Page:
School Profile: Duke’s Engage Program
Duke University, in Durham, N.C., offers one of the best private educations that the South has to offer, but academics are not the only attractive element of this “Southern Ivy.” Prospective students will learn at an information session at the university that DukeEngage, a service internship program founded in 2007, is in fact the number one listed program that draws prospective students to Duke. Since 2007, the program has placed more than 1,400 Duke undergraduate students in service internships.
When DukeEngage launched in 2007, its purpose was to enrich the undergraduate experience at the university. “It was funded by a $15 million grant from The Duke Endowment and the Bill & Melinda Gates Foundation,” explains Eric Van Danen, the Director of Communications at Duke University.
The program’s website describes its mission as follows: “DukeEngage empowers students to address critical human needs through immersive service, in the process transforming students, advancing the University’s educational mission, and providing meaningful assistance to communities in the U.S. and abroad.”
Any student who has completed at least two semesters at Duke, will return for at least one more semester, and is in good standing may participate in the DukeEngage program. Students of all majors are welcomed and highly encouraged to apply.
Roughly 35 programs are offered each year, spanning across six continents and more than 50 nations. According to Van Danen, two-thirds of DukeEngage programs take place in international locations.
DukeEngage students choose between participating in a group program or an independent project. Group programs include five to 25 students and are either led by a Duke faculty or staff member or coordinated through a volunteer organization. Independent projects are completed under the supervision of a faculty mentor.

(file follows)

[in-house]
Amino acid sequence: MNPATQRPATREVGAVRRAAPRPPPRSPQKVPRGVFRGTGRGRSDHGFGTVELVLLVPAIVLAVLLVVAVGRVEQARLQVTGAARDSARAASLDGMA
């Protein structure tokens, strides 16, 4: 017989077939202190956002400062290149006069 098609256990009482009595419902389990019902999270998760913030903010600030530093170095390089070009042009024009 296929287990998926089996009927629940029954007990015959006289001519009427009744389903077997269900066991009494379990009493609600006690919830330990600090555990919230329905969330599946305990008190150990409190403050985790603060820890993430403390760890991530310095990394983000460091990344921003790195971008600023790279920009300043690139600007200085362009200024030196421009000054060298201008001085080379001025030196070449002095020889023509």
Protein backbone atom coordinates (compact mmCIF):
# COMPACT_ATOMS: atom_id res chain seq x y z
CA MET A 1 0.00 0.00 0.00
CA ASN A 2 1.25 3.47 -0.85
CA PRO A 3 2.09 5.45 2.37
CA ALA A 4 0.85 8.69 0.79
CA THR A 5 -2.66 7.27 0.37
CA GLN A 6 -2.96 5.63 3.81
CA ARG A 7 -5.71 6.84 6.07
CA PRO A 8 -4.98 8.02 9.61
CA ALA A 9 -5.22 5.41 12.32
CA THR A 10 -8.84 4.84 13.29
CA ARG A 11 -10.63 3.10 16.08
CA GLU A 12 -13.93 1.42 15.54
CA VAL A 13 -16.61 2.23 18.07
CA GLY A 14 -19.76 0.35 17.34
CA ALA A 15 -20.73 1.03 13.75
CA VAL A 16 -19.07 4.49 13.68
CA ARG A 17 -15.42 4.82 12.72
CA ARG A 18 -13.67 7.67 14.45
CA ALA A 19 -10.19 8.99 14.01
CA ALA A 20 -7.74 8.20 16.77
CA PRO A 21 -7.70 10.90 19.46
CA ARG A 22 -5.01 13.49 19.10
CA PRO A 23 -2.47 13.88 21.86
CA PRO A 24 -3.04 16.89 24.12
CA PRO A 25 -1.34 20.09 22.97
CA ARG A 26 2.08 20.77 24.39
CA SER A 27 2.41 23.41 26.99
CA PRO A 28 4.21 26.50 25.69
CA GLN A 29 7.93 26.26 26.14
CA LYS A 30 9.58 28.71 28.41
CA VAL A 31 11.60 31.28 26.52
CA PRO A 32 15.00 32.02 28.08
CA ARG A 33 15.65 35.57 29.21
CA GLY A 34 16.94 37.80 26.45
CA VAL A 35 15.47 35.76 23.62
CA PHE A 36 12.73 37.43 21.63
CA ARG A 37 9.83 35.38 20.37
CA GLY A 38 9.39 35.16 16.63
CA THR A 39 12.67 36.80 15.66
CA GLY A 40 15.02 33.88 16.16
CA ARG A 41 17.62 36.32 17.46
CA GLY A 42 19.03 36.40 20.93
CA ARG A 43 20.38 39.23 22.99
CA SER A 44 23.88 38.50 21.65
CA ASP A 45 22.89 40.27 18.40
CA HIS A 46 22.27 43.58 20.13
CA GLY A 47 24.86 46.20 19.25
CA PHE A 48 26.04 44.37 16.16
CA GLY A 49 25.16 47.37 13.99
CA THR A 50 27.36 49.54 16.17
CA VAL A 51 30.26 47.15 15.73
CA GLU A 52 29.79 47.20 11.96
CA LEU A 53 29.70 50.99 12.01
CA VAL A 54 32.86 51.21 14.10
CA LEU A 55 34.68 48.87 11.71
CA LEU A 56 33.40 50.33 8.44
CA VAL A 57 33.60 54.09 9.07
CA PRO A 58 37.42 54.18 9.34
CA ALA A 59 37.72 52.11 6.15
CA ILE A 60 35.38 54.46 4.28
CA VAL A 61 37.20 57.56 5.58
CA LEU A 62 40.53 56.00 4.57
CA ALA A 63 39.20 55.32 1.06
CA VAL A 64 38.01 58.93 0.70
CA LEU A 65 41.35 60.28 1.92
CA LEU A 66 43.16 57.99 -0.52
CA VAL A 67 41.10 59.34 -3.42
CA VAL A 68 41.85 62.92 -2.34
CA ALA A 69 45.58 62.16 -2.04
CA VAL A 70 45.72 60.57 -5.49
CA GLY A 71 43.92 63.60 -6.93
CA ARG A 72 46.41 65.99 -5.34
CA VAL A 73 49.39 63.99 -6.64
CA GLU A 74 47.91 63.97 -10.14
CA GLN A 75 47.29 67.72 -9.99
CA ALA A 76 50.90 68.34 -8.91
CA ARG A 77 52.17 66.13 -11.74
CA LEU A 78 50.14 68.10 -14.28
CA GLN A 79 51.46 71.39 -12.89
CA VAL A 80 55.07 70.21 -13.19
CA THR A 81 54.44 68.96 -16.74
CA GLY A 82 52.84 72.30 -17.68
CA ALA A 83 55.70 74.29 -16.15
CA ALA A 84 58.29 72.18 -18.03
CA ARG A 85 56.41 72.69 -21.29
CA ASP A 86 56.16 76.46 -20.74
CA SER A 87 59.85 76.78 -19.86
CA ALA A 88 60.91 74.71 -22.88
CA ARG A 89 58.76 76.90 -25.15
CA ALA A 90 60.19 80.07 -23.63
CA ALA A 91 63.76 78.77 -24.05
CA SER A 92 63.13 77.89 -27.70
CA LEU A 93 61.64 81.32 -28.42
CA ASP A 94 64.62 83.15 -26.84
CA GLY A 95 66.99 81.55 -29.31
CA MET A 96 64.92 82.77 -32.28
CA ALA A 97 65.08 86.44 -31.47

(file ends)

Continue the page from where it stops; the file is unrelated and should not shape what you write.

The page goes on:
“DukeEngage seeks students who bring both humility and curiosity to their engagement of new cultures and communities,” Van Danen says.
Kristen Lee, a junior majoring in sociology at Duke University, chose to participate in a group program in Ecuador during the summer of 2011. She worked as an intern for Acción Ecológica, an environmental activist organization that supports community building on the border between Colombia and Ecuador.
Lee became involved with the DukeEngage program because she saw it as an opportunity to commit to sustainability and civic engagement. She felt confident going into the program as a friend of a local trusted organization.
Lee’s responsibilities included leading community discussions on family and gender violence relating to Plan Colombia. She helped community leaders provide local support by painting schools and giving lessons on Quechua history.
As Lee reflects on her service internship, she particularly remembers one community-building workshop: “I will always remember Clínica Ambiental,” she says. It was a chance for leaders of different Amazon communities to come and learn and share experiences about oil companies, agriculture, and living in the countryside, she explained. And it taught Lee that one person can make a difference.
Lee believes the DukeEngage experience opened her eyes and allowed her to grow. “Without a doubt it has changed the way I think about my connections to the environment and consumption of natural resources,” she says. She recommends the program to her classmates.
And Lee is bound to share this first-hand knowledge with other students at Duke University. “Last year, we received the highest number of applications to date, topping 1,000 for just over 400 service placements,” Van Danen says.
— Daniel Byrnes and Kat Tilby contributed to this article
Learn more about Duke’s Engage Program